By Ken Macon
Rights groups in Israel have called on the country’s top court to repeal the recently announced measures to use the counter-terrorism phone tracking system to track carriers of the Omicron variant of the coronavirus. The groups raised privacy concerns.
On Saturday, Israeli Prime Minister Naftali Bennett announced emergency measures including phone tracking to locate those infected by the Omicron variant, which is thought to be more contagious.
The Shin Bet counter-terrorism agency’s phone-tracking technology was to be used to enable surveillance.
Rights groups have said that the emergency measure is a violation of the Supreme Court’s rulings on such surveillance, which has been used by the country’s domestic intelligence agency since the beginning of the pandemic last year.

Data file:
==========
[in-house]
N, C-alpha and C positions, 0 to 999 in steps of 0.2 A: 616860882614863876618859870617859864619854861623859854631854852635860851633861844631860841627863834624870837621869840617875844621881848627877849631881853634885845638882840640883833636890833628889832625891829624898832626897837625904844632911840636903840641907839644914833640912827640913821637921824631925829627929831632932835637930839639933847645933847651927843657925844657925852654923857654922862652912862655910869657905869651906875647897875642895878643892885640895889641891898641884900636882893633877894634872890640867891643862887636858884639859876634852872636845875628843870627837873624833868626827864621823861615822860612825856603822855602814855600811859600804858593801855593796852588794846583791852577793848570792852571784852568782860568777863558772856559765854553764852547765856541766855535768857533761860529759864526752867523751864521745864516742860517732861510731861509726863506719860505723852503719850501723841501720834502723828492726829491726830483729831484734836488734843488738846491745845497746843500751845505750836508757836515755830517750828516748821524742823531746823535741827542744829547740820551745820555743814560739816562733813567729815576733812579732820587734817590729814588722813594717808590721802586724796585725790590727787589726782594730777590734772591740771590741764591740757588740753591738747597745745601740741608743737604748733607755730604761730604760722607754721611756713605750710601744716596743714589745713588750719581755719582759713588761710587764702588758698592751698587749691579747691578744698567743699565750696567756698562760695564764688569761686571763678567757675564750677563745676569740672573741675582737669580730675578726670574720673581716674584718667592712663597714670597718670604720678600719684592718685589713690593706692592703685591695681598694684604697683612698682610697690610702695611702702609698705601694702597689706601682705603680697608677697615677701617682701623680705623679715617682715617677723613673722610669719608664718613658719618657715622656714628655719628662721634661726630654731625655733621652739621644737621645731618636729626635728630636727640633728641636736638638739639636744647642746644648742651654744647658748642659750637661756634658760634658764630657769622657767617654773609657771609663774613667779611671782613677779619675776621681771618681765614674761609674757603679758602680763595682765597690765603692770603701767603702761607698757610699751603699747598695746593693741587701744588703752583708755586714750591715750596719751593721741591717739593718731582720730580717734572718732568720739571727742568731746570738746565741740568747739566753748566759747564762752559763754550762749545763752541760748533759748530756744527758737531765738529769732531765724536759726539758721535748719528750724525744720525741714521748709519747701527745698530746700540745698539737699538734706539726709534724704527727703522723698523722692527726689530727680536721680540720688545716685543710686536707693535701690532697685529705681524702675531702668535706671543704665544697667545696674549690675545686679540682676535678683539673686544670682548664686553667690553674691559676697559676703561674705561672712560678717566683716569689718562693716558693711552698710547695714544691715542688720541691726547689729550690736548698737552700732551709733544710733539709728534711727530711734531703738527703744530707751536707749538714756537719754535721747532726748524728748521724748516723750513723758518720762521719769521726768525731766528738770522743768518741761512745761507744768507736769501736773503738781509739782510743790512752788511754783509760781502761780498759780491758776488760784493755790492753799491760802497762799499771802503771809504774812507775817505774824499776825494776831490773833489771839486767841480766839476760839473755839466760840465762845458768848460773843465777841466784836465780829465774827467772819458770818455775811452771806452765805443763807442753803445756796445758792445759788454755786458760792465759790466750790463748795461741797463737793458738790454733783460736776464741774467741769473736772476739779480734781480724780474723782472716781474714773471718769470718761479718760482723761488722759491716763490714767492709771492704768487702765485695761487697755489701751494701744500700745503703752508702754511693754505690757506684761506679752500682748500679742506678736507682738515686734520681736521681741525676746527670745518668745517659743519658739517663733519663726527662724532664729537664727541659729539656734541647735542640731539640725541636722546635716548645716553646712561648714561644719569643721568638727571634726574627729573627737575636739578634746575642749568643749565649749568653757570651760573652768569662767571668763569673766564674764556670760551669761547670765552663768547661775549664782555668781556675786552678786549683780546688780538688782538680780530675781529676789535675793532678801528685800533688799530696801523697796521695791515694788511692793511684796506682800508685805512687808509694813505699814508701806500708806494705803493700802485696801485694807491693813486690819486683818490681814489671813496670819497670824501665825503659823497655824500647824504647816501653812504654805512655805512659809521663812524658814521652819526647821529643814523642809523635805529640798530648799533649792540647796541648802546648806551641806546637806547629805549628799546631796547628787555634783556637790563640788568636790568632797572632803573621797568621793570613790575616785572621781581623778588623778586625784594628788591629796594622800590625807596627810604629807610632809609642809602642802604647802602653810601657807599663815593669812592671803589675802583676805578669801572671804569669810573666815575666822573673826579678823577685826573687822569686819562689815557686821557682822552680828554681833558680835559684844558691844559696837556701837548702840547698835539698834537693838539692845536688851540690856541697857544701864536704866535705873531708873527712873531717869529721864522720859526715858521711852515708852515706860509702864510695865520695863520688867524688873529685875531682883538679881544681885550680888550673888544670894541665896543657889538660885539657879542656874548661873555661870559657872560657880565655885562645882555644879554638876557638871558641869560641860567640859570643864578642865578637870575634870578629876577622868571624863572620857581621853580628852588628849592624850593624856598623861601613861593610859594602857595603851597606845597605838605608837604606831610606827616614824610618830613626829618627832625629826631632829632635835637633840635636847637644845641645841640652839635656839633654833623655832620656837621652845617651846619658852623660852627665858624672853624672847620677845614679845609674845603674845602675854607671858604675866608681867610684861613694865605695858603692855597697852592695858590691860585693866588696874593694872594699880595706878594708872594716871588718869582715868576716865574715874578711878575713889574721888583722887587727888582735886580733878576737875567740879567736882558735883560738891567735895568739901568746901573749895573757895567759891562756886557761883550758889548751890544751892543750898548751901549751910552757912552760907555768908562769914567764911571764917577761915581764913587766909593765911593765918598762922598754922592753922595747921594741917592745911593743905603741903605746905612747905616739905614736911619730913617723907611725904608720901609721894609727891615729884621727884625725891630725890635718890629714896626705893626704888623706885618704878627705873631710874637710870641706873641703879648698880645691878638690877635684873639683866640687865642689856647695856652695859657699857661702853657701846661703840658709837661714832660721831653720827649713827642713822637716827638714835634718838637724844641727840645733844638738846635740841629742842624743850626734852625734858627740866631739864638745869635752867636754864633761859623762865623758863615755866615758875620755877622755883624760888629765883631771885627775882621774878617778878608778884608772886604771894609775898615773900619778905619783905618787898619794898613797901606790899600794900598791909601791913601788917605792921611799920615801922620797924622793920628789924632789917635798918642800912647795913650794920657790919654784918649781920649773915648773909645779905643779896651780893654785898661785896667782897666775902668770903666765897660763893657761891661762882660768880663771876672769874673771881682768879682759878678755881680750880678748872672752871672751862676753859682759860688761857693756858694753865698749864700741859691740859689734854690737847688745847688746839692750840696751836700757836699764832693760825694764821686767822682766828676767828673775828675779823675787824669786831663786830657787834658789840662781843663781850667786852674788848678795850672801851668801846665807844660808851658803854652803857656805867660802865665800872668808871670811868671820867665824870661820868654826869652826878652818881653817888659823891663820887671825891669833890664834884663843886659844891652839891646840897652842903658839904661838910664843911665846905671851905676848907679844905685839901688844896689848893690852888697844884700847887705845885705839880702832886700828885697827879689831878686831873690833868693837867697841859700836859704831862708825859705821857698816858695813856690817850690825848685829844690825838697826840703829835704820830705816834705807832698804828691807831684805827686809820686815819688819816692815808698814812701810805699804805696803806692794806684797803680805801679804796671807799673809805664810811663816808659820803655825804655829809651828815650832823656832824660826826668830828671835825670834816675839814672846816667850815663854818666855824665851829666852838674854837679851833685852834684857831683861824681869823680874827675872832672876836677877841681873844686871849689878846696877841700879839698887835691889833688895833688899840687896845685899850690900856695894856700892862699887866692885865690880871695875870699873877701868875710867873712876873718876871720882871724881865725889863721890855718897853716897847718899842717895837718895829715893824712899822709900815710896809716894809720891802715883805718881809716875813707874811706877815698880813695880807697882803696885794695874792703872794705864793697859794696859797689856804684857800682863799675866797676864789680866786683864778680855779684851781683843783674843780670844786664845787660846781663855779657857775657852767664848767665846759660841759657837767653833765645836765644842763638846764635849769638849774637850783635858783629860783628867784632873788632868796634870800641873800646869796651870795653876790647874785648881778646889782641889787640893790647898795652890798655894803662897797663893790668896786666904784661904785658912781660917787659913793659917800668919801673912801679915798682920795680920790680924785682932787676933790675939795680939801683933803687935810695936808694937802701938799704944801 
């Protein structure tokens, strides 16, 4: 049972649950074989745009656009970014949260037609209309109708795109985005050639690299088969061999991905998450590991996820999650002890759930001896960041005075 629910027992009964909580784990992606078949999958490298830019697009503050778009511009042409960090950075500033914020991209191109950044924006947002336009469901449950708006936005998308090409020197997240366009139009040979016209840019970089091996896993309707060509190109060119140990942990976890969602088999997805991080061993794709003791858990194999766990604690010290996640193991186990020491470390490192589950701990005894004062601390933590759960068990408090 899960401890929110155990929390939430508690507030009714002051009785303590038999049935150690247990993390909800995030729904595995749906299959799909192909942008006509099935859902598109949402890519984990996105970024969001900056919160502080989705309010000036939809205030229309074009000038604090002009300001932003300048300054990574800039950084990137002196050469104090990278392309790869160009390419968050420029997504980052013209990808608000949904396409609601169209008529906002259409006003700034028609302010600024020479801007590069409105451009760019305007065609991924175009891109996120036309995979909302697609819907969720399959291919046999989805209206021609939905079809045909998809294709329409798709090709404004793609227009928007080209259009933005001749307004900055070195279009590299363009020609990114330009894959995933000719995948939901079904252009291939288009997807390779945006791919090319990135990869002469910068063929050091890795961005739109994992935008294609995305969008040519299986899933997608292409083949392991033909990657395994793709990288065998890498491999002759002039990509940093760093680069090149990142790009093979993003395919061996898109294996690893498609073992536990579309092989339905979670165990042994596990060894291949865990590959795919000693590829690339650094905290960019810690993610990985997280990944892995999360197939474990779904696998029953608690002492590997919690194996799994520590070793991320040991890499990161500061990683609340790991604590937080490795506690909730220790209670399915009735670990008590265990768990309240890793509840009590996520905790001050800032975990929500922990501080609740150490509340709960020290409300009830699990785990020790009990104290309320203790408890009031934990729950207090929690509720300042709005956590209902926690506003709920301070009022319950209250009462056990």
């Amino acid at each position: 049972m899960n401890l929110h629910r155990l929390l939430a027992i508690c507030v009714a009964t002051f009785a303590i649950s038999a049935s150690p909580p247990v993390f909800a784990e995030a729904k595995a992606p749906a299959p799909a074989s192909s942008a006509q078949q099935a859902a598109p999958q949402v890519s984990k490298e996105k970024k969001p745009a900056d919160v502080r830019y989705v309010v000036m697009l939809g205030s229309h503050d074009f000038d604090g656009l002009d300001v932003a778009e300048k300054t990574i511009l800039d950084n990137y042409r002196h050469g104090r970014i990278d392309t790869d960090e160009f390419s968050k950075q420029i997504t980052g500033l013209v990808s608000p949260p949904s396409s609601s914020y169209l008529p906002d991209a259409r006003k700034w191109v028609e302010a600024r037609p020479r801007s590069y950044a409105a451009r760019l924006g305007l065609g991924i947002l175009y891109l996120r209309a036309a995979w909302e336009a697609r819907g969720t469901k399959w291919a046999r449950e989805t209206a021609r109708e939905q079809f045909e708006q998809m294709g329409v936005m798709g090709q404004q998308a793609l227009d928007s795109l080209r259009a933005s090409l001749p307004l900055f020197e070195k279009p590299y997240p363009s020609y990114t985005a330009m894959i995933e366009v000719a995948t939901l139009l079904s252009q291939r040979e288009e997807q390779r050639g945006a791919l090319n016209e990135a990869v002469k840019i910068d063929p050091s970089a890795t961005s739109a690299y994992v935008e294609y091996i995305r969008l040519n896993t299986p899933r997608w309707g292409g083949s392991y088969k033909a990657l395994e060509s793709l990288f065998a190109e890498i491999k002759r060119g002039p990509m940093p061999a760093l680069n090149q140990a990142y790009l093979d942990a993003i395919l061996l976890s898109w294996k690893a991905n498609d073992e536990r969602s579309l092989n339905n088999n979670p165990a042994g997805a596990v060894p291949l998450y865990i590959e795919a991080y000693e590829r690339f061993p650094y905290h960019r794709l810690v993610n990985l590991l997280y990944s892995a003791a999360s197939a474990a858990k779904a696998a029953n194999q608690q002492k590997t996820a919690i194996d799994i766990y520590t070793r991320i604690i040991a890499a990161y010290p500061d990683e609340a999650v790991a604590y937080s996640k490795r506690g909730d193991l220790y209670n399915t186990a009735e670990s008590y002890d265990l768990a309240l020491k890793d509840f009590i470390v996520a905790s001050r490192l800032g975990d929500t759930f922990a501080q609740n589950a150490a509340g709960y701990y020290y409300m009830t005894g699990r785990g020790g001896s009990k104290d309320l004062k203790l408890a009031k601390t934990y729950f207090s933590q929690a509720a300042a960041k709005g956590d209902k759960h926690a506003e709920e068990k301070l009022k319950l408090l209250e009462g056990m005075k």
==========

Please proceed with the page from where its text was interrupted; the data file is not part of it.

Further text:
“Operation of the Secret Service to trace citizens violates the basic trust between the citizen and the government,” the Association for Civil Rights in Israel (ACRI), one of four groups who petitioned the court, said in a statement to Reuters.
On Sunday, a senior official in the health ministry said that the use of the phone tracking system would be used carefully, and was only to be used on confirmed and suspected carriers of the new variant.
The phone tracking system can match the carriers of the virus locations to other phones nearby to identify people that might have been exposed.
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